All data was submitted into ADAMS by the accredited laboratories. The reports are the compilation of that data based on the number of samples analyzed by Testing Authority (TA), as well as the number of Negatives, AAFs and ATFs.
No, the 2013 data was collected using ADAMS, as was the case in 2012. The 2013 Reports include further details such as compilation by discipline. Data from organizations that are not signatories to the Code, such as the Professional Leagues, was aggregated as per previous years. Since 2012, the laboratories began reporting negative data in addition to the AAFs and ATFs reported in previous years. This has allowed all data - negatives as well as AAFs and ATFs - to be collated in ADAMS. The ADAMS reporting method is the reason that the 2012 and 2013 Reports offer a much more thorough view of anti-doping data than the previous format.
The use of ADAMS also allows the 2013 Anti‐Doping Testing Figures Reports to differentiate the testing figures by discipline, Testing Authority as well as in-competition and out-of-competition testing. This offers stakeholders a more detailed view of the worldwide fight against doping in sport.
In 2005 WADA began the roll-out of ADAMS, a web-based database management tool for athletes and ADOs. ADAMS is a platform for results management, the administration of TUEs, athlete whereabouts information and test distribution planning. In 2009, all laboratories began reporting their AAFs and ATFs into ADAMS pursuant to the International Standard for Laboratories (ISL). Further to this, in 2012 the ISL required the reporting of negative data into ADAMS. This resulted in the compilation of all 2012 and 2013 Anti-Doping testing figures via ADAMS.
Sport and Sport Disciplines
For the first time, the Reports include data from each discipline that contributes to the totals for each sport. Therefore the sports data is now differentiated by those disciplines which are included within the associated International Federation’s (IF) governance based on the structure provided by the sport-discipline codes in ADAMS (as determined by the IF). As a result, the Olympic sport figures in Table 1 no longer include sports within the Olympic program emanating from University or Professional sport disciplines, and only include those disciplines that are likely under the governance of the relevant International Federation, thus providing more accurate data than previously with respect to the relevant International Federations.
For example, the testing figures in the Olympic sport “Rugby” include only data from the disciplines Rugby Union and Rugby Sevens which are under the auspices of the International Rugby Board. Other disciplines categorized under Rugby such as Rugby League, Beach Rugby, Touch Football are included in “Other Sports”. Furthermore, the Testing Authority Tables in ”the Testing Authority” Report clearly differentiate the TAs that contributed to the Rugby Union and Rugby Sevens data (e.g. International Rugby Board, each NADO, etc). ADOs using ADAMS also have the ability to further clarify testing conducted under the umbrella of their organization.
Sports for Athletes with an Impairment
The Sports categories in this Report have been expanded from 2012 to include "International Paralympic Committee (IPC) Sports" and "Sports for Athletes with an Impairment" in addition to the categories "Olympic sports", "IOC recognized sports", “AIMS sports” (Alliance of Independent Members of SportAccord, i.e. non-IOC recognized sports which are members of SportAccord) and "Other sports". These comprise the bulk of the data reported into ADAMS. It should be noted that while each sample recorded in ADAMS includes sport and discipline (as noted in the accompanying Doping Control Form), the samples reported in each sport may belong to different Testing Authorities which could include different International Federations.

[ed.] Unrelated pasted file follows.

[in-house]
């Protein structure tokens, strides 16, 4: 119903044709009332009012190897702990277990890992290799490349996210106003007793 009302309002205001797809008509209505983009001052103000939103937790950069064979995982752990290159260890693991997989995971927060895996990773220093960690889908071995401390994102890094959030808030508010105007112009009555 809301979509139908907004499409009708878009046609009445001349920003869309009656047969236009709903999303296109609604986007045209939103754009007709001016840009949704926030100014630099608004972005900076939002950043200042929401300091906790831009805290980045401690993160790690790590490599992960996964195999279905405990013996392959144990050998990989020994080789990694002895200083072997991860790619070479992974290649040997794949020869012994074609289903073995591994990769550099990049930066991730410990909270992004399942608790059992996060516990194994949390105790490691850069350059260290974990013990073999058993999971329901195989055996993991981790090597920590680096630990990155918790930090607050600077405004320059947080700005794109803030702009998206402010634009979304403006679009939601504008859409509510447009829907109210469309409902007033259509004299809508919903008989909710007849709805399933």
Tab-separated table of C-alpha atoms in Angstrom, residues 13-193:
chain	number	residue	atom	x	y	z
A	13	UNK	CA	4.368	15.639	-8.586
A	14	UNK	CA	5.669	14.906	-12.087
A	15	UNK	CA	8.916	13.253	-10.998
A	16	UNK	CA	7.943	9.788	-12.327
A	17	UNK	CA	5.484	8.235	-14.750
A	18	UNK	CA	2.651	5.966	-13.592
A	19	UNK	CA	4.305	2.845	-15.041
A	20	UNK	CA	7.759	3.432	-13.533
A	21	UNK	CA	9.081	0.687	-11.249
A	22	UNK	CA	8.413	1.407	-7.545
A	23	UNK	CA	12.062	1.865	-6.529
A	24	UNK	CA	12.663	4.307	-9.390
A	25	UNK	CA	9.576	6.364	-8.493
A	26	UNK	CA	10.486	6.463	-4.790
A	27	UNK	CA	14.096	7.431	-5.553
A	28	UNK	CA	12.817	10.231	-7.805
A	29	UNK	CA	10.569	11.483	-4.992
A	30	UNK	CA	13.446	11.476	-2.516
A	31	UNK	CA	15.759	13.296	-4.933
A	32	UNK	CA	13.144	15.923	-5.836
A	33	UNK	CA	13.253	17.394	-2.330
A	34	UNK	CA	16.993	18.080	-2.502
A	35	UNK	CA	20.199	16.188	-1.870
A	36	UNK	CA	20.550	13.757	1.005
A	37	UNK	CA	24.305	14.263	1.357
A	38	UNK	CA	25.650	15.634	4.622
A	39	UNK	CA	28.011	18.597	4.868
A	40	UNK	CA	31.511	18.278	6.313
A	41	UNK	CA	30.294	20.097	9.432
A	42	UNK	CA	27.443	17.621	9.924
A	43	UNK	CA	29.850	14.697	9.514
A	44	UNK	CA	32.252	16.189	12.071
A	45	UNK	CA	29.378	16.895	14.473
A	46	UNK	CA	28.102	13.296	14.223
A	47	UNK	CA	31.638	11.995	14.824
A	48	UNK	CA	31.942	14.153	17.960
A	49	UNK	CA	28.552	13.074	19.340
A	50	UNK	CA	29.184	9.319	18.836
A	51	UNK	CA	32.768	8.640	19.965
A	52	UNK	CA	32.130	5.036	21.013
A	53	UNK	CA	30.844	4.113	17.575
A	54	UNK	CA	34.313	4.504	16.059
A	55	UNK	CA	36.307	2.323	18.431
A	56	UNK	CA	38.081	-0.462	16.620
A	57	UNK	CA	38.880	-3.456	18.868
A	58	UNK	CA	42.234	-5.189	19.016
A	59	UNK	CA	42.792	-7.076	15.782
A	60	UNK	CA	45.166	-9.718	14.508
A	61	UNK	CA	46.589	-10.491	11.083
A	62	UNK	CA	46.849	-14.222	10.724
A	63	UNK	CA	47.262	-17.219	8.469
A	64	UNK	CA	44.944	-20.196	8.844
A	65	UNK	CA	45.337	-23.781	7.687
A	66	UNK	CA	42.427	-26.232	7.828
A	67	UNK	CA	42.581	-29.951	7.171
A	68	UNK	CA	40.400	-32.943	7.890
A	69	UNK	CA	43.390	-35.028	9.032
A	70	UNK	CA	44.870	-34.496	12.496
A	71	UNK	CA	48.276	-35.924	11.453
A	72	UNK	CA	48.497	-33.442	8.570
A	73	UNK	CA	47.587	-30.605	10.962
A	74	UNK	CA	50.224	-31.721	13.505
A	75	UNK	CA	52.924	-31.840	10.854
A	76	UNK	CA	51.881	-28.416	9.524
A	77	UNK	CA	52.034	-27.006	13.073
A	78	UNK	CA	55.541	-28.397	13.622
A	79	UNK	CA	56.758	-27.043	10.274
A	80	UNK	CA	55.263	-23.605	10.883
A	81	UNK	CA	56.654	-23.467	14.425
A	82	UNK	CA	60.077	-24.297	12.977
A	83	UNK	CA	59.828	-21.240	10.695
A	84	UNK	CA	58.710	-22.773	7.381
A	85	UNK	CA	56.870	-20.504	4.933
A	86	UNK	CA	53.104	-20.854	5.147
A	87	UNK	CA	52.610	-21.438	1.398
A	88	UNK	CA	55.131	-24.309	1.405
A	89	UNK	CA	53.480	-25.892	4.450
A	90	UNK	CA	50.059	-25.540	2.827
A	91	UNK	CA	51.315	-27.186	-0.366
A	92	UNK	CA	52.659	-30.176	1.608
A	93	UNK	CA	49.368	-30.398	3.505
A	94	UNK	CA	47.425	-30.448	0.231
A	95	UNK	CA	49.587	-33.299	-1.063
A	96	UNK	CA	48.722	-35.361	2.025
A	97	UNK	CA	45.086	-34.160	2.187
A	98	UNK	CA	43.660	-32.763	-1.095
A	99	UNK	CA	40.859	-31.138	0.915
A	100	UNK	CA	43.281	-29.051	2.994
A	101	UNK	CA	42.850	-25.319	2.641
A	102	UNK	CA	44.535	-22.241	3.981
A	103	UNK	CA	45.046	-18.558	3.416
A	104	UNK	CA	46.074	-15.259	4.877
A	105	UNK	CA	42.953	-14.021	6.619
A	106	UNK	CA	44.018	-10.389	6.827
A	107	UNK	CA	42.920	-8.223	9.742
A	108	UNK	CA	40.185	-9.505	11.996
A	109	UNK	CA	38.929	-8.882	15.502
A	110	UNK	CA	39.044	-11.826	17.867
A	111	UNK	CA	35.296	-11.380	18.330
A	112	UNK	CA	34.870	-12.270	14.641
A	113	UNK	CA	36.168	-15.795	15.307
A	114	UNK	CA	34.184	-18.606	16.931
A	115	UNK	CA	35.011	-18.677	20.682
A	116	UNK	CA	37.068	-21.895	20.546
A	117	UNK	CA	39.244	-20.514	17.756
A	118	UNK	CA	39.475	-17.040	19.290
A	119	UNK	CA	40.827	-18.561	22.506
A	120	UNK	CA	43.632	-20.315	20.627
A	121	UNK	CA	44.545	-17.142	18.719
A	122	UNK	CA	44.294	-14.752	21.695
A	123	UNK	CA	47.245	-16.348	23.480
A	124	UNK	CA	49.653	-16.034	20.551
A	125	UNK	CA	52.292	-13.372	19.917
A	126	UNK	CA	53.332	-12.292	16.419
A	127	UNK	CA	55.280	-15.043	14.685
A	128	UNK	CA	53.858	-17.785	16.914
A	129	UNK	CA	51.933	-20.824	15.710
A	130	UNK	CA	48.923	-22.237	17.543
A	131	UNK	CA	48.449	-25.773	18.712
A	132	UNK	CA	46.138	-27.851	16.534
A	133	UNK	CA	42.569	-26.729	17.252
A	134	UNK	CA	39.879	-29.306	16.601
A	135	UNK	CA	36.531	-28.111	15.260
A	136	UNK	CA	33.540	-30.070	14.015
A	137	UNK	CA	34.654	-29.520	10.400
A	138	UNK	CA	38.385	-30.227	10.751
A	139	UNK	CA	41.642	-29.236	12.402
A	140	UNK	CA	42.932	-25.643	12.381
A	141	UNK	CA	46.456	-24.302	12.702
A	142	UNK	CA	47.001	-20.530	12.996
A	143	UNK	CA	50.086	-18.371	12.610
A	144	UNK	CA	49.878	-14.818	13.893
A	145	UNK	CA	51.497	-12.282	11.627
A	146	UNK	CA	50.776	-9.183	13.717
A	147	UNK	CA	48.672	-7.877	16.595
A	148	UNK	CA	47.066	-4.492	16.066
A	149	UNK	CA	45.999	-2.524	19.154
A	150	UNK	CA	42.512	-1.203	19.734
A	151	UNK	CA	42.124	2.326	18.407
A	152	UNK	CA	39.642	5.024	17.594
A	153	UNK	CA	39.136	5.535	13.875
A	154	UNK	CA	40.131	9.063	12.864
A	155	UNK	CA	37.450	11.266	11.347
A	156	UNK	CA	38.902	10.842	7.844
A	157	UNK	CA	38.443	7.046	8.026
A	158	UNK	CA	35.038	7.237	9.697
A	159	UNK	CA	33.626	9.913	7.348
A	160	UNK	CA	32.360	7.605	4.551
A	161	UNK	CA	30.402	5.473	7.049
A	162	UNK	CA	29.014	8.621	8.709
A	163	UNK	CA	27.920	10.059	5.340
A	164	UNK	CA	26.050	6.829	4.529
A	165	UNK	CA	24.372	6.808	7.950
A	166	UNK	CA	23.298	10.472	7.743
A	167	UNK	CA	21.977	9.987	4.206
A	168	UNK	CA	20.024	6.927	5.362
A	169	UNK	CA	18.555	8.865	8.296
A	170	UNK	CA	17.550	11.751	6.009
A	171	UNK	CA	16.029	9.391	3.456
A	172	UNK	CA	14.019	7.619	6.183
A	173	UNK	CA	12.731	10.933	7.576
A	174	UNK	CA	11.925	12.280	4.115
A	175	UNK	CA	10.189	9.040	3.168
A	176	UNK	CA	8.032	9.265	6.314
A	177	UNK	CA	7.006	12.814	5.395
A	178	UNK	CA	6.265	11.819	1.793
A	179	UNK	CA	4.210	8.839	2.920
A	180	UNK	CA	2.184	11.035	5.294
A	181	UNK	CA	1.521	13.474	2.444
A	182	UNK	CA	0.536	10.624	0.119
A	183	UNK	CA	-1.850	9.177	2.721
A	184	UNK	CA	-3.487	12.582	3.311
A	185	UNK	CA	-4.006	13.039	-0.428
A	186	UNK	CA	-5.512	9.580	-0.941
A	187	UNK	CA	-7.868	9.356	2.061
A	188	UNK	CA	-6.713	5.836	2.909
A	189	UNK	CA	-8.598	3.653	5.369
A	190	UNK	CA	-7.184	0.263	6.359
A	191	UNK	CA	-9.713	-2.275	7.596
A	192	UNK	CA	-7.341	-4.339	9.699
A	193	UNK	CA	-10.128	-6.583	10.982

While EPO testing figures in urine were compiled the same way as previous reports, the status of EPO tests (including CERA) conducted in blood could not be compiled in 2013 since the ADAMS structure to report this testing was not available in a standardized way. Future reports, however, will be able to compile this information from an updated version of ADAMS. For the last few years WADA has been encouraging ADOs to conduct more blood testing and, in the 2013 Report, the number of blood tests carried out is included. As a result, the anti-doping community will now be able to compare blood testing figures between 2010 (when the blood data was first compiled) and subsequent years.
At the time of report compilation, there was a lower number of hGH test results recorded into ADAMS for blood samples received in 2013 by the Laboratories when compared to the 2012 Report. This is likely to be due to the delay of hGH testing and reporting the new decision limits were established earlier in 2014. WADA encouraged Anti-Doping Organizations (ADOs) to continue collecting samples for analysis and expects that the test results will be reported by the Laboratories shortly since the new hGH decision limits have only been recently established.
All WADA accredited laboratories which were accredited to perform blood analyses in support of the ABP analyzed and reported results for ABP samples into ADAMS. In addition, one of the two laboratories that have been approved by WADA to analyze blood samples exclusively for the ABP analyzed and reported results into ADAMS. The total number of blood samples analyzed and collected for the ABP continued to rise in 2013. There were 95 unique TAs that contributed to the ABP testing figures reported into ADAMS (compared to 83 TAs that contributed to the 2012 ABP figures).
In 2013, 21 of the 25 WADA accredited laboratories that conducted ABP sample analysis saw an increase in the number of blood samples received for the ABP. This suggests that the increase in ABP testing numbers was consistent worldwide.
No, the number of samples analyzed is not the same as the number of athletes tested. The ABP program aims to include multiple findings on the same athlete, or measurements performed on the same athlete for longitudinal studies.
Blood samples are collected with the typical “A” and “B” samples to report AAFs (hGH, EPO, etc), while ABP samples can be collected as single samples in order to measure specified blood variables which are then compared to previous data over time from that particular athlete. This establishes an athlete biological profile, and therefore offers an indirect method that can indicate doping.